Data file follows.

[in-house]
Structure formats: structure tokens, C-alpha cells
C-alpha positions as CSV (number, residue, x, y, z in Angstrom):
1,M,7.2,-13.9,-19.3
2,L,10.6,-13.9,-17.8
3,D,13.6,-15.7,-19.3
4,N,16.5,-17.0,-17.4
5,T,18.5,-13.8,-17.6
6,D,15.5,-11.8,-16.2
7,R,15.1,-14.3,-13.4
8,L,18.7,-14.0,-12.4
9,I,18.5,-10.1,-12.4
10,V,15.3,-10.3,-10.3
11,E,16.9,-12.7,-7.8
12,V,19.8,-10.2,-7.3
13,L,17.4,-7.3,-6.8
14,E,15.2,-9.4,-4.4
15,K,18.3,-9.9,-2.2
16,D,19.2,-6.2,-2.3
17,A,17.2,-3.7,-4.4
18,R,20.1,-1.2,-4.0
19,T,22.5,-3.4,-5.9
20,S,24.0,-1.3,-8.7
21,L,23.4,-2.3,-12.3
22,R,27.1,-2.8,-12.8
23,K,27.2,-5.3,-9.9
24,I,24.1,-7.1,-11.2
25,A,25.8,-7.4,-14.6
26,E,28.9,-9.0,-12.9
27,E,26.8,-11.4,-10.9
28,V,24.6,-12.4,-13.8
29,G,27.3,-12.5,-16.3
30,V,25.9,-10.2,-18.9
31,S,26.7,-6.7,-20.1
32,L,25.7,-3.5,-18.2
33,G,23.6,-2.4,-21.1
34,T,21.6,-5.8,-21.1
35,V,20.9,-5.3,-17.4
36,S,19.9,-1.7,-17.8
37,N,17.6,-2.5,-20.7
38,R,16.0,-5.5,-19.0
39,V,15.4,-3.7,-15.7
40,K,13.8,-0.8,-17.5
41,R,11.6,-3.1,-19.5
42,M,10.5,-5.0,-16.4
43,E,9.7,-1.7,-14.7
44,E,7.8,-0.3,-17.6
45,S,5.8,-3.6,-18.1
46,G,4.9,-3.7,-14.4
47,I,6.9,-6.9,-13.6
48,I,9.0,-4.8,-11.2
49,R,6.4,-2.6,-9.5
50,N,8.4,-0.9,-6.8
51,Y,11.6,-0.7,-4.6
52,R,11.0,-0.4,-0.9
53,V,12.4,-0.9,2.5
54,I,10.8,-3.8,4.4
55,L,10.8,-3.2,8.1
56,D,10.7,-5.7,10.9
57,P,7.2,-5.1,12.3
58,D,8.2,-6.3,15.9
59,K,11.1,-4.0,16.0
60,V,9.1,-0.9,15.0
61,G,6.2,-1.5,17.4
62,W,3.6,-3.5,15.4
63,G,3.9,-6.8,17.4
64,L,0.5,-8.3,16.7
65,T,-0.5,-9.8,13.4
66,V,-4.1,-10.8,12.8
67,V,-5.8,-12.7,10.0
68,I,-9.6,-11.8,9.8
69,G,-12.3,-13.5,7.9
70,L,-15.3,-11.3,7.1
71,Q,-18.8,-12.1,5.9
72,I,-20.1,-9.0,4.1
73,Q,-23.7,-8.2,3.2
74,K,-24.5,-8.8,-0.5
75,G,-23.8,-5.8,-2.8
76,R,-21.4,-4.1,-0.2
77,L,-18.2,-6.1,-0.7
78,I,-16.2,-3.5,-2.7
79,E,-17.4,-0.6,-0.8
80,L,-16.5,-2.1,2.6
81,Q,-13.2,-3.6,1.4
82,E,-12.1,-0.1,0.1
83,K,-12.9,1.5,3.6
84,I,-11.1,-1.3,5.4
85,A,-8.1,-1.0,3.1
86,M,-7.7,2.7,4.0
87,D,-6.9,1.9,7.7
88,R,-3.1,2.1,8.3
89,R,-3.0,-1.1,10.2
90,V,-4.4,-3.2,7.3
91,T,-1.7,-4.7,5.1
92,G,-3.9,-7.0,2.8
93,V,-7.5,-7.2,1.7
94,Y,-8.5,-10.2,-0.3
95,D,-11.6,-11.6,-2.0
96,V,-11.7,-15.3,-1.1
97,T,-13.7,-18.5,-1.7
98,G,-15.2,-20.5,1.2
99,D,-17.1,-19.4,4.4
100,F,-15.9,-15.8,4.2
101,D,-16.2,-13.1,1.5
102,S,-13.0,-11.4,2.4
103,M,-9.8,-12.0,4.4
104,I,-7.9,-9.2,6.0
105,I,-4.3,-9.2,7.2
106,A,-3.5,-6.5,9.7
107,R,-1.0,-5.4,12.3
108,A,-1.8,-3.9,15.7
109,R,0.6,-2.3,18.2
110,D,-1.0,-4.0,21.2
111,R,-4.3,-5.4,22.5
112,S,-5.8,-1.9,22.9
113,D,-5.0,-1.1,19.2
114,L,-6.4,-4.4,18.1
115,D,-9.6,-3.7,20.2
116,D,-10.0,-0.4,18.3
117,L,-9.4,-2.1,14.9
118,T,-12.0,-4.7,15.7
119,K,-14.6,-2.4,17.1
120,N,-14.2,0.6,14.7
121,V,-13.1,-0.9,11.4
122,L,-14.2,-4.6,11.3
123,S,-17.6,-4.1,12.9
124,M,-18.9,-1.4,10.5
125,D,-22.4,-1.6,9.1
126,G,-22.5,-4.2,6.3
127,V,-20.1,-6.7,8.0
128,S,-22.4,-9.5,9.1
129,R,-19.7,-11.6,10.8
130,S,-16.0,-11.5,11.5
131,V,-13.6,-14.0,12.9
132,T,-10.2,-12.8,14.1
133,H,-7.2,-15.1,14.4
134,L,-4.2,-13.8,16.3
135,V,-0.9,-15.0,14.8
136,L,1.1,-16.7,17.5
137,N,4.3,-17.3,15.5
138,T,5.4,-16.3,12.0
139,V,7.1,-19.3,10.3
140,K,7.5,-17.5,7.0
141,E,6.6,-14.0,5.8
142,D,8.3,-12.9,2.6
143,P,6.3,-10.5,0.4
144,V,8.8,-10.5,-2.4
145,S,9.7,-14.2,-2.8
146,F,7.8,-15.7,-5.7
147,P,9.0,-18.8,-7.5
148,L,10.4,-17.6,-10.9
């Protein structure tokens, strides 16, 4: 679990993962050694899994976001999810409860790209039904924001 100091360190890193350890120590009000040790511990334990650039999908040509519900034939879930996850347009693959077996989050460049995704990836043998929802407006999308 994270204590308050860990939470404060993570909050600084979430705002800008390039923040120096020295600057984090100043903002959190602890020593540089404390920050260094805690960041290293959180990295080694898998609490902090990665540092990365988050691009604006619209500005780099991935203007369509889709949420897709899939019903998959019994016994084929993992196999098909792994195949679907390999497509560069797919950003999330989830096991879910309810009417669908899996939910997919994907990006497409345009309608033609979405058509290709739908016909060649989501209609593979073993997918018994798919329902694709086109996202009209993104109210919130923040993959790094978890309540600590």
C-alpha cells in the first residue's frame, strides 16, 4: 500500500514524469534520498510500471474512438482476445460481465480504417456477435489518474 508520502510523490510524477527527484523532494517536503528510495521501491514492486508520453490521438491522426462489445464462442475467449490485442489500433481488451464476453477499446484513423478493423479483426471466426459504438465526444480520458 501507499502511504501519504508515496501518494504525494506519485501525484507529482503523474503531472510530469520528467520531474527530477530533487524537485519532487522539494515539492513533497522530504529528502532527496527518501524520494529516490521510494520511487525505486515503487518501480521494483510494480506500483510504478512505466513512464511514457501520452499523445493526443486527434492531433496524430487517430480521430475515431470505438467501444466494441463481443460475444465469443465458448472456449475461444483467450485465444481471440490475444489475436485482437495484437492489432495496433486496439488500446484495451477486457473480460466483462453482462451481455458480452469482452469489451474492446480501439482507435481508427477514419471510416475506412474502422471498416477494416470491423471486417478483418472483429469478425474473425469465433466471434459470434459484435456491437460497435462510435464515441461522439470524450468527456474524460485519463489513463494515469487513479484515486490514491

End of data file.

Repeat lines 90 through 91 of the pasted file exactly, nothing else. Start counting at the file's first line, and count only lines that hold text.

87,D,-6.9,1.9,7.7
88,R,-3.1,2.1,8.3